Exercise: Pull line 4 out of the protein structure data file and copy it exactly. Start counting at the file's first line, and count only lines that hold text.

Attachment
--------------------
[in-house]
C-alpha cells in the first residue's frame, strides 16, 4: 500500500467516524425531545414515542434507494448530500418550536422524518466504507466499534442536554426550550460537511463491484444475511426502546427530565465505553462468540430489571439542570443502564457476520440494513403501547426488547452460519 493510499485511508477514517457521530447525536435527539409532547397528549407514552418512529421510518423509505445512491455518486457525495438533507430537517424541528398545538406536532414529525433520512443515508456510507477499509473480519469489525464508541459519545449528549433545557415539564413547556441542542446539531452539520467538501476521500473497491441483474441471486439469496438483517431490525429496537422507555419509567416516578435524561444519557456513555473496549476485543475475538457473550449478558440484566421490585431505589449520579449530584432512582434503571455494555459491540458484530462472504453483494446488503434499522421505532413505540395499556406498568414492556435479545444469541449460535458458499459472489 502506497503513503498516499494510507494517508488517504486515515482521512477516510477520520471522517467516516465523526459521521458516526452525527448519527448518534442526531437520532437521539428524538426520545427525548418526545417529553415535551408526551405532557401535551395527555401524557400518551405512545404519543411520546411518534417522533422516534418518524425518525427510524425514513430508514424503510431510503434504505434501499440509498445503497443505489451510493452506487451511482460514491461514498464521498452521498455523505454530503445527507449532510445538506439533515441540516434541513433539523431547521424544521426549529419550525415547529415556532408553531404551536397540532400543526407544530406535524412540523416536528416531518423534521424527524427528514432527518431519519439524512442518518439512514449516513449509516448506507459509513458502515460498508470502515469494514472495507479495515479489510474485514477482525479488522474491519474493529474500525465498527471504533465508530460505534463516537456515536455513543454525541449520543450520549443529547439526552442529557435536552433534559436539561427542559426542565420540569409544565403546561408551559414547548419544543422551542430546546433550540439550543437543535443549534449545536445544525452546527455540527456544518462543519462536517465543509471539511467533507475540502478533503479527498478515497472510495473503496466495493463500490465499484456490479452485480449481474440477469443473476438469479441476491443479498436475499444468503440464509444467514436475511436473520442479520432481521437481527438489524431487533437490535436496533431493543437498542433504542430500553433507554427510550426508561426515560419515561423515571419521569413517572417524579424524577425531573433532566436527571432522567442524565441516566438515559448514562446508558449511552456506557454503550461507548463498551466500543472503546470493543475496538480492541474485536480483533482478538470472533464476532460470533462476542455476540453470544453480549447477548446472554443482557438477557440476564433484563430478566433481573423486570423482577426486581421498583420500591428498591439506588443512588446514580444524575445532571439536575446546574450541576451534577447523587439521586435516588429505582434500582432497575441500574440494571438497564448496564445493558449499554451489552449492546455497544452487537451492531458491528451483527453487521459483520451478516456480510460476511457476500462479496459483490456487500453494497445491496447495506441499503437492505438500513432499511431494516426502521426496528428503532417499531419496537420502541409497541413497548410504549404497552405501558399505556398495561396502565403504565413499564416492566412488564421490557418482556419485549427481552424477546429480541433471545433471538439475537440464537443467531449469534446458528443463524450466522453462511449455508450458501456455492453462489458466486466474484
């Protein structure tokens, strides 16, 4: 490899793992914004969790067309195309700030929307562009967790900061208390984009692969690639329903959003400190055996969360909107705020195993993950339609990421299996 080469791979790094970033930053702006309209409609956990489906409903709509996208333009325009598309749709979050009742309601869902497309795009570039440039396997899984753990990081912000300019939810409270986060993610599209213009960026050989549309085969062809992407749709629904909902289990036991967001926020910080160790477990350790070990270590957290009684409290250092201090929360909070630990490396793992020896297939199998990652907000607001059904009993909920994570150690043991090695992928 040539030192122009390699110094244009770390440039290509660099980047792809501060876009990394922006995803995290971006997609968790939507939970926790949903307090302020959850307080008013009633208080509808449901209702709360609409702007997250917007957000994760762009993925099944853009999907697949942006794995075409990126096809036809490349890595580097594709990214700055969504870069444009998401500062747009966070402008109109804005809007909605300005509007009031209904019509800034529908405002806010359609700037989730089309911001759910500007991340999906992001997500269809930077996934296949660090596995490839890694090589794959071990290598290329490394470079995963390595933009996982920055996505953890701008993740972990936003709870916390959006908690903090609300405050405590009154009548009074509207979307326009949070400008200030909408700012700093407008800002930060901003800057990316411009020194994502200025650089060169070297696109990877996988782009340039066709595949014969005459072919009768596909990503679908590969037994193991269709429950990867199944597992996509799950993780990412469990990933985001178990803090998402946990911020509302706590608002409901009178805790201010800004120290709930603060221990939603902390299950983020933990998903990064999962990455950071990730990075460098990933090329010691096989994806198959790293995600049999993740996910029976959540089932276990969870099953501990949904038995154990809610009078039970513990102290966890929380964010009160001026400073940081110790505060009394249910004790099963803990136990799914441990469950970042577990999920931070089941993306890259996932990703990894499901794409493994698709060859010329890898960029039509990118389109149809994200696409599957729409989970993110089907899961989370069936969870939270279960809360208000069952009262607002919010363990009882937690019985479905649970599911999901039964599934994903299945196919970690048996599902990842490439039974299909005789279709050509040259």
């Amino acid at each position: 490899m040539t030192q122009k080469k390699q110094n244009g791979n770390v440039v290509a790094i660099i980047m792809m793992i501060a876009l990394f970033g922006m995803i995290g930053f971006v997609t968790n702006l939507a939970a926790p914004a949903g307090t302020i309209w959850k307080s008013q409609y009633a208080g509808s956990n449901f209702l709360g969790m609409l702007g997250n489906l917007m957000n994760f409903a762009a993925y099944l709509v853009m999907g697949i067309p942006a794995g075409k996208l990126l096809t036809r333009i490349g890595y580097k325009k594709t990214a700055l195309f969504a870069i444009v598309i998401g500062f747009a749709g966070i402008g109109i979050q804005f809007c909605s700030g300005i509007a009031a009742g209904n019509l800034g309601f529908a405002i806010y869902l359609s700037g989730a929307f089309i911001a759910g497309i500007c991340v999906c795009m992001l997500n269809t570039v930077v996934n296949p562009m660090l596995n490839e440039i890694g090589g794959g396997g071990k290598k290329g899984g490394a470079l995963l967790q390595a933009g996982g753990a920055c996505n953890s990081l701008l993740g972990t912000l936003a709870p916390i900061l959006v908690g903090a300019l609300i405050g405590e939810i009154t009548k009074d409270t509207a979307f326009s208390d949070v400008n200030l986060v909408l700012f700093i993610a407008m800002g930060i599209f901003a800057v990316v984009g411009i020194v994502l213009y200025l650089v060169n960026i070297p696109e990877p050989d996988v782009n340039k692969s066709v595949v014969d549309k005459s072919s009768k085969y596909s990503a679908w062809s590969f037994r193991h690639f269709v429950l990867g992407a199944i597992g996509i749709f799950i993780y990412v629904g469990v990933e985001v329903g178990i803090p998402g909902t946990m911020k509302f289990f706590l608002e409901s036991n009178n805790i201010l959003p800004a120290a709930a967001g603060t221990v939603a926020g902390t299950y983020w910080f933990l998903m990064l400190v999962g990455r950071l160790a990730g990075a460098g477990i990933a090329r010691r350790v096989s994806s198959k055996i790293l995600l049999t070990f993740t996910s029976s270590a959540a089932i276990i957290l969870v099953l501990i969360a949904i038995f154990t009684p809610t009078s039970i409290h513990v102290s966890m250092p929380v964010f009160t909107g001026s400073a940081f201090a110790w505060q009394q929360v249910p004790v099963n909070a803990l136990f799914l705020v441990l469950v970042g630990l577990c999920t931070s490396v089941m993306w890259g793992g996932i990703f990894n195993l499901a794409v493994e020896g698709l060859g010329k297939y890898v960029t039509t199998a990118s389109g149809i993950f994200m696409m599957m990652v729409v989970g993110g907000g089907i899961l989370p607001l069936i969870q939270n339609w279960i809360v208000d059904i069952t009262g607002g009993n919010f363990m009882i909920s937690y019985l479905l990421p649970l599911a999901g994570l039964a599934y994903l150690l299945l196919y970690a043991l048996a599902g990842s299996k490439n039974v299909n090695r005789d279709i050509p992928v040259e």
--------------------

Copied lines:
């Amino acid at each position: 490899m040539t030192q122009k080469k390699q110094n244009g791979n770390v440039v290509a790094i660099i980047m792809m793992i501060a876009l990394f970033g922006m995803i995290g930053f971006v997609t968790n702006l939507a939970a926790p914004a949903g307090t302020i309209w959850k307080s008013q409609y009633a208080g509808s956990n449901f209702l709360g969790m609409l702007g997250n489906l917007m957000n994760f409903a762009a993925y099944l709509v853009m999907g697949i067309p942006a794995g075409k996208l990126l096809t036809r333009i490349g890595y580097k325009k594709t990214a700055l195309f969504a870069i444009v598309i998401g500062f747009a749709g966070i402008g109109i979050q804005f809007c909605s700030g300005i509007a009031a009742g209904n019509l800034g309601f529908a405002i806010y869902l359609s700037g989730a929307f089309i911001a759910g497309i500007c991340v999906c795009m992001l997500n269809t570039v930077v996934n296949p562009m660090l596995n490839e440039i890694g090589g794959g396997g071990k290598k290329g899984g490394a470079l995963l967790q390595a933009g996982g753990a920055c996505n953890s990081l701008l993740g972990t912000l936003a709870p916390i900061l959006v908690g903090a300019l609300i405050g405590e939810i009154t009548k009074d409270t509207a979307f326009s208390d949070v400008n200030l986060v909408l700012f700093i993610a407008m800002g930060i599209f901003a800057v990316v984009g411009i020194v994502l213009y200025l650089v060169n960026i070297p696109e990877p050989d996988v782009n340039k692969s066709v595949v014969d549309k005459s072919s009768k085969y596909s990503a679908w062809s590969f037994r193991h690639f269709v429950l990867g992407a199944i597992g996509i749709f799950i993780y990412v629904g469990v990933e985001v329903g178990i803090p998402g909902t946990m911020k509302f289990f706590l608002e409901s036991n009178n805790i201010l959003p800004a120290a709930a967001g603060t221990v939603a926020g902390t299950y983020w910080f933990l998903m990064l400190v999962g990455r950071l160790a990730g990075a460098g477990i990933a090329r010691r350790v096989s994806s198959k055996i790293l995600l049999t070990f993740t996910s029976s270590a959540a089932i276990i957290l969870v099953l501990i969360a949904i038995f154990t009684p809610t009078s039970i409290h513990v102290s966890m250092p929380v964010f009160t909107g001026s400073a940081f201090a110790w505060q009394q929360v249910p004790v099963n909070a803990l136990f799914l705020v441990l469950v970042g630990l577990c999920t931070s490396v089941m993306w890259g793992g996932i990703f990894n195993l499901a794409v493994e020896g698709l060859g010329k297939y890898v960029t039509t199998a990118s389109g149809i993950f994200m696409m599957m990652v729409v989970g993110g907000g089907i899961l989370p607001l069936i969870q939270n339609w279960i809360v208000d059904i069952t009262g607002g009993n919010f363990m009882i909920s937690y019985l479905l990421p649970l599911a999901g994570l039964a599934y994903l150690l299945l196919y970690a043991l048996a599902g990842s299996k490439n039974v299909n090695r005789d279709i050509p992928v040259e």